Saturday, April 07, 2007

The Others: homage to Blanchot, Levinas and Serres

There will always be others. Monochrome, faceless, fleeting, they yet give the world its weight. Without others, there would only be a shifting foreground of events devoid of a human landscape in a dizzily continuous present: a series of holograms. In a world without others, there would be no space and no time, just as a foreground can only be such when set against a backdrop. Others create our world, and project it forwards and backwards from the moment. They yield its spatiality and depth. The world is the world, because of others.

The idea of self has no meaning without others, against whom we can create ourselves and be created. The other offers resistance, opportunity, the possibility of ontological capture. The other is the boundary that allows us to draw the map of ourselves, and be drawn. There will always be others who have gone further, or who have yet to travel so far. The other defines our sense of adventure, which, in our excitement, we can only forget. The other hovers forever beyond the rim of our narcissism, an exteriority that is forever waiting to intrude. The other is the saint and the sinner. The precursor. The archetype.

We must always distinguish between others – the background susurrus of being – from the Other, that which presents itself to us as a form of specificity. The others are general types of being and energy. The Other is that which confronts us as opportunity, or denial, or the possibility of union. The Other is our pathway to love and to communion. Others are simply there, as forms of absence, within the labyrinth of being and becoming. It is only by loving the Other as Other that we can begin to love the beloved without condition. Reducing the Other to the same returns us to narcissus, via ontological destruction. The love evaporates through our fingers. The beloved Other is therefore the face that must transcend. We cannot cross over to the beloved. The beloved is joined to us only through an essential gap or separation. In loving the Other, we must learn to accept the death that lies in them, and accept the death that lies within us. The beloved is that point between life and death that defines our horizon. The beloved is the sun that rises and the moon that rises, and the invisible line between earth and sky. The beloved is elemental. When the beloved is gone, we have only the earth, and the sky, flames and the sea. Eventually, the others will return.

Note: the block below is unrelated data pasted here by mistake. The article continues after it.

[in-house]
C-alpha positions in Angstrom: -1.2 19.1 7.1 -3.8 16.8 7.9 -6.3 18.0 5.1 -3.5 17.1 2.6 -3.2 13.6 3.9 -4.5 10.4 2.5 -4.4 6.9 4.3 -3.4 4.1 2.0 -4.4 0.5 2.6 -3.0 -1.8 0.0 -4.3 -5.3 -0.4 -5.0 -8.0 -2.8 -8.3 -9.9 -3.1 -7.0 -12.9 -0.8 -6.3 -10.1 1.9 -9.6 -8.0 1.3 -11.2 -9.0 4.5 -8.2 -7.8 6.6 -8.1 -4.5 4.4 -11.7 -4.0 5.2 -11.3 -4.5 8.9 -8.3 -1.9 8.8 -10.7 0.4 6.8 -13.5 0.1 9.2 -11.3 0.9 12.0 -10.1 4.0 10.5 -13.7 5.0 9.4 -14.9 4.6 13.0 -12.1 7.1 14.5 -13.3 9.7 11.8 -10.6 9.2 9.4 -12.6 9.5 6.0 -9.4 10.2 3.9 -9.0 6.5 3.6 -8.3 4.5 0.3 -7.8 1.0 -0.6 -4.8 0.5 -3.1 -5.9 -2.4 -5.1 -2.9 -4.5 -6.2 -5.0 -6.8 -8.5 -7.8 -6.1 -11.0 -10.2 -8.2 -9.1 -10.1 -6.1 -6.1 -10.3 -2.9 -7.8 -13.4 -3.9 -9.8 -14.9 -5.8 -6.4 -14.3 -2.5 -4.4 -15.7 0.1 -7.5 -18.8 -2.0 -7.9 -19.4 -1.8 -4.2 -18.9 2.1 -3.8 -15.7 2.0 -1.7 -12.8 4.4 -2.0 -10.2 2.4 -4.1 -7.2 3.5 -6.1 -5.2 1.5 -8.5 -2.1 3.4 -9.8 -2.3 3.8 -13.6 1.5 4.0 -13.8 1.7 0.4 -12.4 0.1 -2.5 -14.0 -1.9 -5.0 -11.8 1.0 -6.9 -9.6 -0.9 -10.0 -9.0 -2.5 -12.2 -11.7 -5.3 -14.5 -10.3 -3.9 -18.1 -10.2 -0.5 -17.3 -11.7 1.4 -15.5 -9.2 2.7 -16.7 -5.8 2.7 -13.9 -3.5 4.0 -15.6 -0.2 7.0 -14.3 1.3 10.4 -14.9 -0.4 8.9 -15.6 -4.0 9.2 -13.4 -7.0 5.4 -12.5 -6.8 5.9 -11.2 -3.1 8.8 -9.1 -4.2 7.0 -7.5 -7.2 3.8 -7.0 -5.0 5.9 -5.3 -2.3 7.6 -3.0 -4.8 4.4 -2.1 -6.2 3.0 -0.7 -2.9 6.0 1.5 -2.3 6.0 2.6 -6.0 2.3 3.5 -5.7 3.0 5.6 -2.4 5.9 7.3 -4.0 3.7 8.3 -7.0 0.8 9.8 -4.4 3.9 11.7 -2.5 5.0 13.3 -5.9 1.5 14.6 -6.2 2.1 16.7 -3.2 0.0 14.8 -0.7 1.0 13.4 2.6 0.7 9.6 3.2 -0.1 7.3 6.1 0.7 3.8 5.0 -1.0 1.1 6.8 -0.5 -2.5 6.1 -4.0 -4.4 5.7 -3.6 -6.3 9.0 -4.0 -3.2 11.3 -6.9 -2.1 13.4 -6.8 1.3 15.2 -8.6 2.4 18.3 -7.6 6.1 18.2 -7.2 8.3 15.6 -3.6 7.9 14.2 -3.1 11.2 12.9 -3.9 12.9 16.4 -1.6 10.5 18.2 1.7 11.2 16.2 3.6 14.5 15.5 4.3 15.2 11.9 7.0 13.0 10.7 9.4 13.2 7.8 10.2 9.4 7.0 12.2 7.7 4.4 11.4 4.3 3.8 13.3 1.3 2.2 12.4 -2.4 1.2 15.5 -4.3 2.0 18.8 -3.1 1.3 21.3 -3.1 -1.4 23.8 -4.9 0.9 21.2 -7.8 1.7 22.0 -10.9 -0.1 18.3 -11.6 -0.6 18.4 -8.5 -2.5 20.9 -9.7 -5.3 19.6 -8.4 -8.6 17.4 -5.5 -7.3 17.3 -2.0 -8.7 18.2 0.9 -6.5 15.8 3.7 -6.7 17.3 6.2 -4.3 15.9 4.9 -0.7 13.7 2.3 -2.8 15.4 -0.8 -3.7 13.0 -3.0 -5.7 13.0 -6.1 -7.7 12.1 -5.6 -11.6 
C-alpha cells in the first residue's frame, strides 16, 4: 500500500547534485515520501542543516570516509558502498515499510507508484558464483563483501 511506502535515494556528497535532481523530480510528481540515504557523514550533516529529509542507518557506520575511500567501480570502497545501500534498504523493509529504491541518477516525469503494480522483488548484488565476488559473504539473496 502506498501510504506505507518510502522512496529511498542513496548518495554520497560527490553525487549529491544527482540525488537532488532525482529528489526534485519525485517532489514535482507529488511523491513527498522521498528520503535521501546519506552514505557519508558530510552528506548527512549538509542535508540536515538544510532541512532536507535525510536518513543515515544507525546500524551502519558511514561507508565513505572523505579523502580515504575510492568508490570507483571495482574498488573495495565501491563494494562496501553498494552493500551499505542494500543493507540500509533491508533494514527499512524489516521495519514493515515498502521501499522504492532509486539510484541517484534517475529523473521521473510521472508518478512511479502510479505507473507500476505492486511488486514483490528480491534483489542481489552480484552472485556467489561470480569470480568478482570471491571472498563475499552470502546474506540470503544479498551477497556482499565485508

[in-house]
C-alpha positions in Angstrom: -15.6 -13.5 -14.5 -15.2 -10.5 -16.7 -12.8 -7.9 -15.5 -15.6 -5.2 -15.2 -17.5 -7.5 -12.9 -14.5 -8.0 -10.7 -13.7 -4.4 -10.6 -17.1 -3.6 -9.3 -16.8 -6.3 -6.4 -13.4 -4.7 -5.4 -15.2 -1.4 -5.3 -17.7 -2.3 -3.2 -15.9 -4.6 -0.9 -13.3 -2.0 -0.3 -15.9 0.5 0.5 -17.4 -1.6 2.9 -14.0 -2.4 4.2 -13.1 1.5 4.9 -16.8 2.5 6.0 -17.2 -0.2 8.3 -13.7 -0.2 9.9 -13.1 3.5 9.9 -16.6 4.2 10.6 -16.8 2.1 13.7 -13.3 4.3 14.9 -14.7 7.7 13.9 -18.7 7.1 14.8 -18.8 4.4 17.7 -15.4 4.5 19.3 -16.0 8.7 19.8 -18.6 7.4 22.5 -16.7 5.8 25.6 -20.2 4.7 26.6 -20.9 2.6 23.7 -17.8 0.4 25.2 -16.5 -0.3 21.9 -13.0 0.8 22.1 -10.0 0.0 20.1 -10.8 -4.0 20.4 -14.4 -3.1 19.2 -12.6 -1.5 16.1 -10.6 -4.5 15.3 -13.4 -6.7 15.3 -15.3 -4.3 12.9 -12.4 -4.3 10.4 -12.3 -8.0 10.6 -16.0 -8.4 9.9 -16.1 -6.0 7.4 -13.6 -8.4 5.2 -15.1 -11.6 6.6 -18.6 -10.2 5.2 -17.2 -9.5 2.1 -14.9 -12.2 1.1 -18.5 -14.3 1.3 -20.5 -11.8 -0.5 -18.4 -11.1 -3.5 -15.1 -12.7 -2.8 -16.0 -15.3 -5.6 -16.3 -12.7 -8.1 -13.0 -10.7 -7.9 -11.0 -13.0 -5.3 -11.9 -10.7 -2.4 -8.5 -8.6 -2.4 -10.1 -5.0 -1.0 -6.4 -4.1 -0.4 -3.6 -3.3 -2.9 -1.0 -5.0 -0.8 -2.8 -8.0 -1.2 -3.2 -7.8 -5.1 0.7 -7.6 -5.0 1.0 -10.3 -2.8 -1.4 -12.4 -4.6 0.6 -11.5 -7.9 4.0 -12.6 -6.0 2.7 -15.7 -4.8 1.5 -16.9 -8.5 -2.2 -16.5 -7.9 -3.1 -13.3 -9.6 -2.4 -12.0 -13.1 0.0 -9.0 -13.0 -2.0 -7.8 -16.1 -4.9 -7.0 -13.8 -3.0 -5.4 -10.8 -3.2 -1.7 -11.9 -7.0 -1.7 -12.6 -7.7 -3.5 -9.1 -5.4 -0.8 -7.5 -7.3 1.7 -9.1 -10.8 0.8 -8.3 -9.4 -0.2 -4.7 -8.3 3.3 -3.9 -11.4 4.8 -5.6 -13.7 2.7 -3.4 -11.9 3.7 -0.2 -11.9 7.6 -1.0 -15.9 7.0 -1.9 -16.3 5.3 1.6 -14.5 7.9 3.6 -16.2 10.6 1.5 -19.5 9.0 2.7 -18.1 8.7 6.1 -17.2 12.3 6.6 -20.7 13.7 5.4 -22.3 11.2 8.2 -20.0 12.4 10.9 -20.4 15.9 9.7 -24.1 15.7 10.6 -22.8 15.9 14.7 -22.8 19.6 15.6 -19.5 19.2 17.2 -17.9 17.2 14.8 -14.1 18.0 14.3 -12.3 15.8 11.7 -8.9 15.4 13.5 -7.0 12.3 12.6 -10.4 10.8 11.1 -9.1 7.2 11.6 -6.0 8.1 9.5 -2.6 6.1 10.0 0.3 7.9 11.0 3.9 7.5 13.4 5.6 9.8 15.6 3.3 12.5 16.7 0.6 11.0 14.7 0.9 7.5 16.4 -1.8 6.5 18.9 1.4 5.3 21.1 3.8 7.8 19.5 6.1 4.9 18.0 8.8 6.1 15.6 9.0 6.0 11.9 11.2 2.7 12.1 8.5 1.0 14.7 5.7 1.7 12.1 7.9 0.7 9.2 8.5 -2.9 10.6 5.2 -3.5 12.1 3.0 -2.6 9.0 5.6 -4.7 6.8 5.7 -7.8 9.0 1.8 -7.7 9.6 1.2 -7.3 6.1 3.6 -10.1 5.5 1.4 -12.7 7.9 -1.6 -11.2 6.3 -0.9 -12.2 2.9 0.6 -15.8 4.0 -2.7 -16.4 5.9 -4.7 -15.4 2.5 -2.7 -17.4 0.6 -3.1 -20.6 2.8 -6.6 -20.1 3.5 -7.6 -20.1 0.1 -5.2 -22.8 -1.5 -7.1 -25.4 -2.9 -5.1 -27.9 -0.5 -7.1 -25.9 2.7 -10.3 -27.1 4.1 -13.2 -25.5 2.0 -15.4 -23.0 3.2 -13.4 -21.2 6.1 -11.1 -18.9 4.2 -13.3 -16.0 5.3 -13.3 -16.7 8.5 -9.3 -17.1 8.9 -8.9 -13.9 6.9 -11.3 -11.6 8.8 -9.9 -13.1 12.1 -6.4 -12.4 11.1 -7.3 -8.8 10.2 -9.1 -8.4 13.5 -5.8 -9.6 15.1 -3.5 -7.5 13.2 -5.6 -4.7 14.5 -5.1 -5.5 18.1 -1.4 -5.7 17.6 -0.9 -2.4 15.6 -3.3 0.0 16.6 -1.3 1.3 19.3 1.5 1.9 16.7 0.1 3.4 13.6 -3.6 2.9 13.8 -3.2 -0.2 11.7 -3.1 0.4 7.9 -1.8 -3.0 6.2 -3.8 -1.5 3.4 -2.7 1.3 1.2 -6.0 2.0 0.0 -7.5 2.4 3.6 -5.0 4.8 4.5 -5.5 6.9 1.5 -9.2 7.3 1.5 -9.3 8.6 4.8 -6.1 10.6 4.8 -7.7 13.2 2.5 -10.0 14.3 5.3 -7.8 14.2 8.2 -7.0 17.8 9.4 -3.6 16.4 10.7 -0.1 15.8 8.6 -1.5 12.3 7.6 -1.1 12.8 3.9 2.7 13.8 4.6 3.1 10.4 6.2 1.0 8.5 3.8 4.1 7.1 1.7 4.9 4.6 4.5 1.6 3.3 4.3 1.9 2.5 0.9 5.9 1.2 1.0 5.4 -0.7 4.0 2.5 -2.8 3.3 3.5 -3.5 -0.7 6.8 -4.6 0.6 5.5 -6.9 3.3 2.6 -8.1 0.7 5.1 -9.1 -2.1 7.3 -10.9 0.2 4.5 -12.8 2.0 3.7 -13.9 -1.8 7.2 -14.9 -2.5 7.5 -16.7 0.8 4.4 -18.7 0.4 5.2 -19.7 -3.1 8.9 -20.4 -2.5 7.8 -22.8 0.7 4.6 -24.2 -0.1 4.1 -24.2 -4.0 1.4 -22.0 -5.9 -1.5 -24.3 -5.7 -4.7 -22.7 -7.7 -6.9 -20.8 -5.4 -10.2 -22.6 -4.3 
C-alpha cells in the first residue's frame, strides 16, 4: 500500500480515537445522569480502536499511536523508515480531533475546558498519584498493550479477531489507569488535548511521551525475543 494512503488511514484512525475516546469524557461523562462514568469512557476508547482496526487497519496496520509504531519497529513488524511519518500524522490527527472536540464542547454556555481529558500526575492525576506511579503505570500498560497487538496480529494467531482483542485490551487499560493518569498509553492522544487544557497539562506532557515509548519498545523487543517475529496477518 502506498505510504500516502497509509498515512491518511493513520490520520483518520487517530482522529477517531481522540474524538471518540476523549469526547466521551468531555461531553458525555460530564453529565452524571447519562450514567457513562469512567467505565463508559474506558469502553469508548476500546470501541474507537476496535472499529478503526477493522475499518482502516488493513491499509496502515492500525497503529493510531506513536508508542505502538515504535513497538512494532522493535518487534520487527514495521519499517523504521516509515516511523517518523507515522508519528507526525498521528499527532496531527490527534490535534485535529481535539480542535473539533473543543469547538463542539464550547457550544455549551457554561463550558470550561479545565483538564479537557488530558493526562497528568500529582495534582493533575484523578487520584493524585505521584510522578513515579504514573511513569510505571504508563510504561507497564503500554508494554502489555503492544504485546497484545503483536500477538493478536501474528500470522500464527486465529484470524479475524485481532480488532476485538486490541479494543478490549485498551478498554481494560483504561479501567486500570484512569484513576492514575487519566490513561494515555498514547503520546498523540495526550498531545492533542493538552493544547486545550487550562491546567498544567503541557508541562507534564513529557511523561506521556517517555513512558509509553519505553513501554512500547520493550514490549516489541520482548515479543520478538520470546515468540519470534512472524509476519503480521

It is the anonymous who therefore give up our names. In time, all our names will be lost. Our names will return in fragments. On gravestones, in stories and myths. Our names become the sediment of existence. Anonymous, eventually liquid. The others are essentially anonymous. We will become them. Obscure. Forgotten. Sometimes remembered. The external. White noise.

When illness falls, there is always someone else we know who has had the same illness. A prognosis is shared. When we speak of love, there are others in our minds, other lovers from other times. A narrative unfolds itself before us. Will we walk the same path yet again? Love passes into obscurity. When we listen to music, there are also the audiences, occluded yet still present. Men and women sit in the darkness, listening and responding before us. We hear the clapping at the end of the song. The others beckon, yet fall silent. We have been those others, at other times. The self is only the self because it has been and will always be another.

Others provide us with the sum of narrative possibilities. They also leave a narrative pathway open; for others are never fully present. In their absence, there lies possibility. The others are like the sea, constantly reaching forward then receding. The others. The sea.


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